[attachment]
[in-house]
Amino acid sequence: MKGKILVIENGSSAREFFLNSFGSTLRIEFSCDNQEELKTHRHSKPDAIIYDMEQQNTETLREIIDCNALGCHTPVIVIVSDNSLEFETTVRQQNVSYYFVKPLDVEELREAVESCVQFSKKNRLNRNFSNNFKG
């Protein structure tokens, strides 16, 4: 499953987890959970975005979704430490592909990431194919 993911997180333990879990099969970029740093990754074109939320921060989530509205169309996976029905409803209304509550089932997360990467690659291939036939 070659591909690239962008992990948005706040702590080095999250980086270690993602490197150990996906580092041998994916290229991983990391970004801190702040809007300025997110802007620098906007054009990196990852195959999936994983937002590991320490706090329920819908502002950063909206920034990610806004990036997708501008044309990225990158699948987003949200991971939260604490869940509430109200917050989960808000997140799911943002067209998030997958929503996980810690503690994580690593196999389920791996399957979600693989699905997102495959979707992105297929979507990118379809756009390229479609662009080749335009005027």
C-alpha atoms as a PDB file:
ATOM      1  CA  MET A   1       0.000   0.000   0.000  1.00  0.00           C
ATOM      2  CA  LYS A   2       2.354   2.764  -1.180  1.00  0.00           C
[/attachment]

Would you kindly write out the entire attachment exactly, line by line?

[in-house]
Amino acid sequence: MKGKILVIENGSSAREFFLNSFGSTLRIEFSCDNQEELKTHRHSKPDAIIYDMEQQNTETLREIIDCNALGCHTPVIVIVSDNSLEFETTVRQQNVSYYFVKPLDVEELREAVESCVQFSKKNRLNRNFSNNFKG
């Protein structure tokens, strides 16, 4: 499953987890959970975005979704430490592909990431194919 993911997180333990879990099969970029740093990754074109939320921060989530509205169309996976029905409803209304509550089932997360990467690659291939036939 070659591909690239962008992990948005706040702590080095999250980086270690993602490197150990996906580092041998994916290229991983990391970004801190702040809007300025997110802007620098906007054009990196990852195959999936994983937002590991320490706090329920819908502002950063909206920034990610806004990036997708501008044309990225990158699948987003949200991971939260604490869940509430109200917050989960808000997140799911943002067209998030997958929503996980810690503690994580690593196999389920791996399957979600693989699905997102495959979707992105297929979507990118379809756009390229479609662009080749335009005027």
C-alpha atoms as a PDB file:
ATOM      1  CA  MET A   1       0.000   0.000   0.000  1.00  0.00           C
ATOM      2  CA  LYS A   2       2.354   2.764  -1.180  1.00  0.00           C